Under the deal, Verizon will pay the Baltimore County government $2.47 million for the right to install 13 million linear feet of fiber-optic cable throughout the county. If the County Council approves the deal, the company could begin construction within two weeks, Dingman said.

She did not give a timetable for Verizon to start offering cable, but said the company was able to reach a franchise deal in Howard County within four months.

Verizon's fiber-optic network is designed to allow it to deliver a package of phone service, Internet and cable TV.

The New York-based company reported yesterday a 7.1 percent drop in first-quarter earnings, in part because of costs to expand its fiber-optic lines.

Two Baltimore County Council members said they want to ensure that Verizon offers cable television service countywide, and not just in urban areas.

"If they're just targeting dense markets where you have higher incomes, then that doesn't serve the people of Baltimore County very well," said Councilman Vincent J. Gardina, a Towson-Perry Hall Democrat.

Asked if the company would offer cable TV countywide, Dingman said, "Eventually, we would." She said details on where Verizon would be required to provide service would be worked out in a franchise agreement.

Joe Hart, 48, a defense contractor from Fullerton, said he'd welcome another cable company in Baltimore County.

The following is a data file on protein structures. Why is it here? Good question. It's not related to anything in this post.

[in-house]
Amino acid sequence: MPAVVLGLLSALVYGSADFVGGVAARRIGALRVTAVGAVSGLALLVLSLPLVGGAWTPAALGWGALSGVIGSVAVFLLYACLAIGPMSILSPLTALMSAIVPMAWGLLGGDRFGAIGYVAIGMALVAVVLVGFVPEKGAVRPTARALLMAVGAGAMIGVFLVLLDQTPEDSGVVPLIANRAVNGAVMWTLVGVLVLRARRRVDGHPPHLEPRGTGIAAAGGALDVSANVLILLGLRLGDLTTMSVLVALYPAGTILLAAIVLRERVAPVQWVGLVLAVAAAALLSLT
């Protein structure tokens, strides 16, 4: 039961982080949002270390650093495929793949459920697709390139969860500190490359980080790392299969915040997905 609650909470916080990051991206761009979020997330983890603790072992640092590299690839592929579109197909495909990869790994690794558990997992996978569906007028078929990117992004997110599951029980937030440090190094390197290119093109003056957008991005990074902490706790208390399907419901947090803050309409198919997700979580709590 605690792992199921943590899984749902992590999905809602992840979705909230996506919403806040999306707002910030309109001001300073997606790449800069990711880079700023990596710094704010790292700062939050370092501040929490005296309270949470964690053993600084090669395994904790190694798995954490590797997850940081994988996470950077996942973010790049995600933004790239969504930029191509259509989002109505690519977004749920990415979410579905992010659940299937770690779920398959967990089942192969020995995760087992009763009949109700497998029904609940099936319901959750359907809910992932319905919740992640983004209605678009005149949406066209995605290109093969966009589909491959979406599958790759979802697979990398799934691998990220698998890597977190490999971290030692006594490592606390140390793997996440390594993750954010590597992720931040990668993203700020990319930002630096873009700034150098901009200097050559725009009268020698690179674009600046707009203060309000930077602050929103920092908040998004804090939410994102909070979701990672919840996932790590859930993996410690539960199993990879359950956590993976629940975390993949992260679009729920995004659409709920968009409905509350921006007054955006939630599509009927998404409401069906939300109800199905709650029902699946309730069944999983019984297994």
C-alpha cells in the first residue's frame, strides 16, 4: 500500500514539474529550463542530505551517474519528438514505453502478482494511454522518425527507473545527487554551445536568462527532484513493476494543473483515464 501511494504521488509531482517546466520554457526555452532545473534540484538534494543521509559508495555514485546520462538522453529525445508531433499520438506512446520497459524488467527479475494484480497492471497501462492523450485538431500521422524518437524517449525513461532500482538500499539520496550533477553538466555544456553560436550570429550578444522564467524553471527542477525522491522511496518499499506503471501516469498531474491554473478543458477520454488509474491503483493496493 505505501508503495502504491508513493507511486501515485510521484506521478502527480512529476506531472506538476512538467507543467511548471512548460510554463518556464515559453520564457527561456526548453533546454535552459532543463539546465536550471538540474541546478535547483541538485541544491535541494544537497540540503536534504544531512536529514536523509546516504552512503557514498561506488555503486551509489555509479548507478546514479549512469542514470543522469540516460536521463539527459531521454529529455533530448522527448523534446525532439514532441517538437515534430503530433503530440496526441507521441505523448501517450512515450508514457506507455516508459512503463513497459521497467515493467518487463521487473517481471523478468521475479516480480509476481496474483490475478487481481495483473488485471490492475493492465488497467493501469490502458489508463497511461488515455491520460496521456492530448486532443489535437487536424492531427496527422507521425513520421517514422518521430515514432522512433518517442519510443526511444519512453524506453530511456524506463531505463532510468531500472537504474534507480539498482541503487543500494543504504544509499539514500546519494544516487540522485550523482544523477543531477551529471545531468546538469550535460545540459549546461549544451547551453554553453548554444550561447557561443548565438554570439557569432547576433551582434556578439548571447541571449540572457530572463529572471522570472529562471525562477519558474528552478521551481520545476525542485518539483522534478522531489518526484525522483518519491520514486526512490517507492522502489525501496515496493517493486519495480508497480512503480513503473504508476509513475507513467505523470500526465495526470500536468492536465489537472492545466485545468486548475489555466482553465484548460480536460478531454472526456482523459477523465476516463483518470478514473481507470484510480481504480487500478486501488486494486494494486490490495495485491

"It's a monopoly right now," said Hart, who pays $70 a month for digital cable.

Councilman Kevin Kamenetz, who negotiates franchises on behalf of the council, said that in meetings with Verizon and letters to the company, he has invited them to negotiate a franchise agreement, but that company officials have not responded.

Dingman said it would have made no sense to begin negotiating a franchise agreement without having in place an agreement that allows the company to build a fiber-optic network.

"We've bargained very hard with Comcast, and we're going to negotiate the same way with Verizon, because that's what is in the best interest of the taxpayers," said Kamenetz, a Pikesville-Ruxton Democrat. "We certainly welcome Verizon's entry into Baltimore County.

"Clearly, we are a county that has good economic demographics that would be favorable to their entry and to the cable business," he added. "And Comcast has already started providing telephone service. So let the battle begin."

The notion that competition leads to lower cable prices is confirmed by federal research. The General Accounting Office, the investigative arm of Congress, found in a 2004 study that markets with competition have prices up to 15 percent lower that in areas where one company provides cable service.

Councilman Joseph Bartenfelder, a Fullerton Democrat, said the agreement between Verizon and the county is good news.

"For every user in the county, I think it's a pretty significant day because ... it should provide them with more competitive rates," he said.

Sun reporter Laura Barnhardt and the Associated Press contributed to this article.